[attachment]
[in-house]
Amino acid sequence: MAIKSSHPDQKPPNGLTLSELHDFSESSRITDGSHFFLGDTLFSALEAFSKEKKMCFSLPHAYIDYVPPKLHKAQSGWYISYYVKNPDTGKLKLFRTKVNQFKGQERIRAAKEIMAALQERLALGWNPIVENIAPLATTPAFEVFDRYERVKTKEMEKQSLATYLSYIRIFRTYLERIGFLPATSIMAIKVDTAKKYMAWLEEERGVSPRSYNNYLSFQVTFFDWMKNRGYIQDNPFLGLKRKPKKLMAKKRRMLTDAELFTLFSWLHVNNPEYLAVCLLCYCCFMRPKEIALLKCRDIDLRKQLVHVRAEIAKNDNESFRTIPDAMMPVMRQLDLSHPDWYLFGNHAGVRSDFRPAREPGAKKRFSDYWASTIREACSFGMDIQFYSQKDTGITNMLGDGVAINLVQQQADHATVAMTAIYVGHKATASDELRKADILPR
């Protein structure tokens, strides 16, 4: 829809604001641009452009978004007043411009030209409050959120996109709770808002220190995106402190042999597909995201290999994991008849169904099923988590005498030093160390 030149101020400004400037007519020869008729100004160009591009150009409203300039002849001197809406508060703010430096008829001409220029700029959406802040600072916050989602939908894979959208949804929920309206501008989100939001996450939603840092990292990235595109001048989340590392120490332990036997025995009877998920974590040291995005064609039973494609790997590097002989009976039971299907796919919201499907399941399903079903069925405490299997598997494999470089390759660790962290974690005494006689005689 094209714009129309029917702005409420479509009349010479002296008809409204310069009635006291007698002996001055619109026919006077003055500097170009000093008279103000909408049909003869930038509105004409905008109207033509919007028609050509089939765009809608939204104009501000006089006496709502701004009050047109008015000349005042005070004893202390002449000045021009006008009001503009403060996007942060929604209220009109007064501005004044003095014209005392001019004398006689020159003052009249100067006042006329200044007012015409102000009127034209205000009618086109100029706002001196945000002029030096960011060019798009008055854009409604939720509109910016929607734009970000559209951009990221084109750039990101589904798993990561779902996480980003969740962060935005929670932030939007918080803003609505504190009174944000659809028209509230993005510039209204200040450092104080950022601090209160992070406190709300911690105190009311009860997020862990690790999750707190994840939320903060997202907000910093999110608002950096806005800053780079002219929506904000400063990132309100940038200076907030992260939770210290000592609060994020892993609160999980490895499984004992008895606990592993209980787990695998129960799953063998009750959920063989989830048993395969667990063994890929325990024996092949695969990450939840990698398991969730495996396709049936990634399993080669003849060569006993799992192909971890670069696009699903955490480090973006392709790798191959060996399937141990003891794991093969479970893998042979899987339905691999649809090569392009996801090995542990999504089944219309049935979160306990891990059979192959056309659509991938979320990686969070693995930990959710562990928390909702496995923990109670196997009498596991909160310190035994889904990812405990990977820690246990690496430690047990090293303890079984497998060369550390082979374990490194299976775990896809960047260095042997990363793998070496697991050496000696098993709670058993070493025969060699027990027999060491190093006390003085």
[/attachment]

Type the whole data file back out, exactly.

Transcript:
[in-house]
Amino acid sequence: MAIKSSHPDQKPPNGLTLSELHDFSESSRITDGSHFFLGDTLFSALEAFSKEKKMCFSLPHAYIDYVPPKLHKAQSGWYISYYVKNPDTGKLKLFRTKVNQFKGQERIRAAKEIMAALQERLALGWNPIVENIAPLATTPAFEVFDRYERVKTKEMEKQSLATYLSYIRIFRTYLERIGFLPATSIMAIKVDTAKKYMAWLEEERGVSPRSYNNYLSFQVTFFDWMKNRGYIQDNPFLGLKRKPKKLMAKKRRMLTDAELFTLFSWLHVNNPEYLAVCLLCYCCFMRPKEIALLKCRDIDLRKQLVHVRAEIAKNDNESFRTIPDAMMPVMRQLDLSHPDWYLFGNHAGVRSDFRPAREPGAKKRFSDYWASTIREACSFGMDIQFYSQKDTGITNMLGDGVAINLVQQQADHATVAMTAIYVGHKATASDELRKADILPR
């Protein structure tokens, strides 16, 4: 829809604001641009452009978004007043411009030209409050959120996109709770808002220190995106402190042999597909995201290999994991008849169904099923988590005498030093160390 030149101020400004400037007519020869008729100004160009591009150009409203300039002849001197809406508060703010430096008829001409220029700029959406802040600072916050989602939908894979959208949804929920309206501008989100939001996450939603840092990292990235595109001048989340590392120490332990036997025995009877998920974590040291995005064609039973494609790997590097002989009976039971299907796919919201499907399941399903079903069925405490299997598997494999470089390759660790962290974690005494006689005689 094209714009129309029917702005409420479509009349010479002296008809409204310069009635006291007698002996001055619109026919006077003055500097170009000093008279103000909408049909003869930038509105004409905008109207033509919007028609050509089939765009809608939204104009501000006089006496709502701004009050047109008015000349005042005070004893202390002449000045021009006008009001503009403060996007942060929604209220009109007064501005004044003095014209005392001019004398006689020159003052009249100067006042006329200044007012015409102000009127034209205000009618086109100029706002001196945000002029030096960011060019798009008055854009409604939720509109910016929607734009970000559209951009990221084109750039990101589904798993990561779902996480980003969740962060935005929670932030939007918080803003609505504190009174944000659809028209509230993005510039209204200040450092104080950022601090209160992070406190709300911690105190009311009860997020862990690790999750707190994840939320903060997202907000910093999110608002950096806005800053780079002219929506904000400063990132309100940038200076907030992260939770210290000592609060994020892993609160999980490895499984004992008895606990592993209980787990695998129960799953063998009750959920063989989830048993395969667990063994890929325990024996092949695969990450939840990698398991969730495996396709049936990634399993080669003849060569006993799992192909971890670069696009699903955490480090973006392709790798191959060996399937141990003891794991093969479970893998042979899987339905691999649809090569392009996801090995542990999504089944219309049935979160306990891990059979192959056309659509991938979320990686969070693995930990959710562990928390909702496995923990109670196997009498596991909160310190035994889904990812405990990977820690246990690496430690047990090293303890079984497998060369550390082979374990490194299976775990896809960047260095042997990363793998070496697991050496000696098993709670058993070493025969060699027990027999060491190093006390003085």